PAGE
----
Two recent articles (Dell, 1985; Held & Pols, 1985a) have explored the problems created for the field of family therapy by a failure to use the term “epistemology” correctly – a failure that has produced a confusion between epistemology and ontology. The major problem is the contradiction of insisting, on the one hand, on the epistemological doctrine that there is no independent reality available to the knower and making, on the other hand, (ontological) claims about how the world really is (e.g., that the world operates by way of circular causality). This article examines Dell’s (1985) attempt, by appealing to Maturana’s doctrine of structure determinism, to resolve a version of this contradiction.
UNDERSTANDING BATESON AND MATURANA: TOWARD A BIOLOGICAL FOUNDATION FOR THE SOCIAL SCIENCES | Paul F. Dell (1985)
The attempts to clarify (purify) the conceptual foundations of family therapy by means of “epistemology” have bred excitement, boredom, irritation and confusion. In the belief that at least the confusion can be alleviated, the present paper is offered as a study guide and something of a Rosetta Stone for translating the work of Gregory Bateson and Humberto R. Maturana. The paper demonstrates that Maturana’s work is highly compatible with that of Bateson. In addition, several major points of contrast are argued: (1) Maturana’s concept of structure determinism is an explicit ontological claim which directly implies an epistemology, whereas Bateson delineated an epistemology, but never clearly developed a corresponding ontology; (2) structure determinism is a more general concept than Bateson’s concept of “mind” (i.e., cybernetic epistemology); (3) structure determinism deletes the remnants of objectivity from Bateson’s theory (i.e., “the difference that makes a difference”); and (4) Maturana’s concept of instructive interaction is a more general, nonsystemic version of what Bateson meant when he used the term “epistemological error.” Finally, it is claimed that the emphasis on epistemology has distracted proponents and detractors alike from the essential message of Bateson and Maturana: social systems and all human endeavor must be understood in light of our existence as biological entities that are coupled to a medium. The biological ontology implicit in Bateson’s writings and explicitly delineated in Maturana’s may (at long last) provide a sound foundation for the social and behavioral sciences.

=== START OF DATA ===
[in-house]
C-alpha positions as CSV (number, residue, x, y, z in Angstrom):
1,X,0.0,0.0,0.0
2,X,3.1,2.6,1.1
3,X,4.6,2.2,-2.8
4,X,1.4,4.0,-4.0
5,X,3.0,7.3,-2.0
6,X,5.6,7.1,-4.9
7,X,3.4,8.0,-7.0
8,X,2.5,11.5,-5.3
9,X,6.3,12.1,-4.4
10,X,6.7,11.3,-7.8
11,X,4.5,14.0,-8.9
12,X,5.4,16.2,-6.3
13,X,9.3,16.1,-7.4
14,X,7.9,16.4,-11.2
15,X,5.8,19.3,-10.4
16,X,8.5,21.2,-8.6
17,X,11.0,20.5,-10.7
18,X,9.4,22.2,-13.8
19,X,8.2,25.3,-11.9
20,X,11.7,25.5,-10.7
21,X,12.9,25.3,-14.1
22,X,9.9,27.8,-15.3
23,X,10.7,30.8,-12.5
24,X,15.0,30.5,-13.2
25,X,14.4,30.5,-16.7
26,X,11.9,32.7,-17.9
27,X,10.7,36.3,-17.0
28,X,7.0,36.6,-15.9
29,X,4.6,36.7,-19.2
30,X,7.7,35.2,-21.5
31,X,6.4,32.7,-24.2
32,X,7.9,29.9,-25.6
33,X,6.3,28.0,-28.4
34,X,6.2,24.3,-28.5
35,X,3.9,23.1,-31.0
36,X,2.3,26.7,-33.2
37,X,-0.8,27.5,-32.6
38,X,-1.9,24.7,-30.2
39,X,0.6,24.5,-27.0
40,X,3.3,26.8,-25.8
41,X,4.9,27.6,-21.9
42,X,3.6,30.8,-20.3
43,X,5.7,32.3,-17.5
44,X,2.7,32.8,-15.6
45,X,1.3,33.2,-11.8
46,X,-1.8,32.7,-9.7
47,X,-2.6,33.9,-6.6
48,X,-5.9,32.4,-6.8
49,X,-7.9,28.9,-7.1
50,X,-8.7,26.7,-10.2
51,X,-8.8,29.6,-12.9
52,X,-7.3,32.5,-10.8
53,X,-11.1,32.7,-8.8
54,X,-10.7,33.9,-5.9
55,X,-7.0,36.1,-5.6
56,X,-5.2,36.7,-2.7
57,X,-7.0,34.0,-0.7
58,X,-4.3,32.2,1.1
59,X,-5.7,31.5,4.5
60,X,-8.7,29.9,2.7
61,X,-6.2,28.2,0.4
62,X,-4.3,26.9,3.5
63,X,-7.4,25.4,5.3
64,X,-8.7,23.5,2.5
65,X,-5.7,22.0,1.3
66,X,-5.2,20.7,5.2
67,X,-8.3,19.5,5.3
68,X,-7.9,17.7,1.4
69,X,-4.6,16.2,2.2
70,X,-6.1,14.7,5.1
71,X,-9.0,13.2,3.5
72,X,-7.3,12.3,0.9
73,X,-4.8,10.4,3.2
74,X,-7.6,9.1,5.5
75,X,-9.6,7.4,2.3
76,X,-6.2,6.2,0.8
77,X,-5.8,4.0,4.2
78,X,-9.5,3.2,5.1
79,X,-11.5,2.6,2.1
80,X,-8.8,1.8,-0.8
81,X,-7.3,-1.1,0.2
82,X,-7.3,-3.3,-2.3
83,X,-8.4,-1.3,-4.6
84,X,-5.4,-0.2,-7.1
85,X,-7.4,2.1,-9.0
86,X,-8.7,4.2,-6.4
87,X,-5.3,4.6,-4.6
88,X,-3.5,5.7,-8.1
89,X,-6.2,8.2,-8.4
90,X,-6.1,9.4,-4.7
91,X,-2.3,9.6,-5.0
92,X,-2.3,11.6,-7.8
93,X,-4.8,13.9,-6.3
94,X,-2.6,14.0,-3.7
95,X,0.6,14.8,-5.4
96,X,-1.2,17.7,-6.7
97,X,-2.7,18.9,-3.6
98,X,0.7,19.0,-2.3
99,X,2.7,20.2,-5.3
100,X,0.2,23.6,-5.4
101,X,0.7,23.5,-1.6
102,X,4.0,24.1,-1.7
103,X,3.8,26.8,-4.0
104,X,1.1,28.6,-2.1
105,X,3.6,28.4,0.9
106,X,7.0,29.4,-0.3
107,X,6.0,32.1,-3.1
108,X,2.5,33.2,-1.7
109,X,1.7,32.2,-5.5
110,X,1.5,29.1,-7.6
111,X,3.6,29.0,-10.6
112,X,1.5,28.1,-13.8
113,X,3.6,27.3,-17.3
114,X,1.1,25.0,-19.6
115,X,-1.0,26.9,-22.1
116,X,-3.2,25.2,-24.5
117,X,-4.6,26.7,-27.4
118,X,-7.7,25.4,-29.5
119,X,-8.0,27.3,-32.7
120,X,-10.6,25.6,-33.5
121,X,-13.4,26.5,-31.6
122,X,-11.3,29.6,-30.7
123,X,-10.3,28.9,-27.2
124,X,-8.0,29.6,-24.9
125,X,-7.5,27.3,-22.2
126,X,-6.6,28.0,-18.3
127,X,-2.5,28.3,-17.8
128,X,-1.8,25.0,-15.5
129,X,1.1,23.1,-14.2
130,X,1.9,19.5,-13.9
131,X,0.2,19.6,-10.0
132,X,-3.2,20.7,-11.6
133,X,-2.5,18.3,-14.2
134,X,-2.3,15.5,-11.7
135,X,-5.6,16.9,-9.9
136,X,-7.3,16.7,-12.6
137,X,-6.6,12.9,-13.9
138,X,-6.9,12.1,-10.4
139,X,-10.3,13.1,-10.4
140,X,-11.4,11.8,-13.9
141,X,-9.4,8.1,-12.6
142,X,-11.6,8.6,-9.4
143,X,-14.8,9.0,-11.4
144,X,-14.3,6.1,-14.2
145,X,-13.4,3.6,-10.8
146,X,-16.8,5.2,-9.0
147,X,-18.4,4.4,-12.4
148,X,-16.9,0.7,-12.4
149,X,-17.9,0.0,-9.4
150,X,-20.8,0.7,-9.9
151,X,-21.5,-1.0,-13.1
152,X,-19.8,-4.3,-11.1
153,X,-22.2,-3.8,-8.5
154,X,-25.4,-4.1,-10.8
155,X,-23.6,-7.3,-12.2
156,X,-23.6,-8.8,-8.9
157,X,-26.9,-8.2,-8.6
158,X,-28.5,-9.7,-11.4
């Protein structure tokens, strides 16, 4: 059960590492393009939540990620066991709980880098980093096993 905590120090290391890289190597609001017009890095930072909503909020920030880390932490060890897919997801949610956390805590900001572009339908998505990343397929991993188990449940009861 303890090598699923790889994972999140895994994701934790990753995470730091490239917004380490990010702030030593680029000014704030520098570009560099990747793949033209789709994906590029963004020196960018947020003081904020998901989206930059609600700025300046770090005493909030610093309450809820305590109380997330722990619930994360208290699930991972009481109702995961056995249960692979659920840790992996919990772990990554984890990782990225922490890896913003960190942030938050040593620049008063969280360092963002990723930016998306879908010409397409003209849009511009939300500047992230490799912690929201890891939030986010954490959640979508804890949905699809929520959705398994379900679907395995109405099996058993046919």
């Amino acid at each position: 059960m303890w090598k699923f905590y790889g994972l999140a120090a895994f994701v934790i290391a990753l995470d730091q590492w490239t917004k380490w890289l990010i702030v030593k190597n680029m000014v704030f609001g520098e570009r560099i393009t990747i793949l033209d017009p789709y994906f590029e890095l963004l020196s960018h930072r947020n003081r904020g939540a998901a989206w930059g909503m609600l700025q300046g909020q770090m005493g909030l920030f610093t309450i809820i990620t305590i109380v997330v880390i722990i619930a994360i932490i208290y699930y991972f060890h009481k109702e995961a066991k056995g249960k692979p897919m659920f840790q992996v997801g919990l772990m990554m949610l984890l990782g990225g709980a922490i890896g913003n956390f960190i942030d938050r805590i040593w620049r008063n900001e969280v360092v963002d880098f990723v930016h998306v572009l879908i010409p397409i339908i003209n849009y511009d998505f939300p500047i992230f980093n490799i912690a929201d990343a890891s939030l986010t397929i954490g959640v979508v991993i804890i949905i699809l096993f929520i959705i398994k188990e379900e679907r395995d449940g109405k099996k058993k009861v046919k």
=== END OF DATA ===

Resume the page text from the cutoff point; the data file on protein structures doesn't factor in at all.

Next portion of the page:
Social Philosophy and Oncology | G. Baruchello and E. Hjörleifsdóttir (2014)
McMurtry’s work offers a contribution to the understanding, as well as to development of standards for the measurement, of human well-being, so that progress and regress may be interpreted in ways that mainstream economic criteria neglect or fail to ascertain, both in theory and in practice. The importance of determining novel standards and indicators is considerable, and widely acknowledged by many academics and politicians (for example, the 2008–2009 Stiglitz-Sen-Fitoussi Commission created by the French Government), but above all it is important to reconceptualise economic phenomena so as to re-orient them in line with life-based criteria.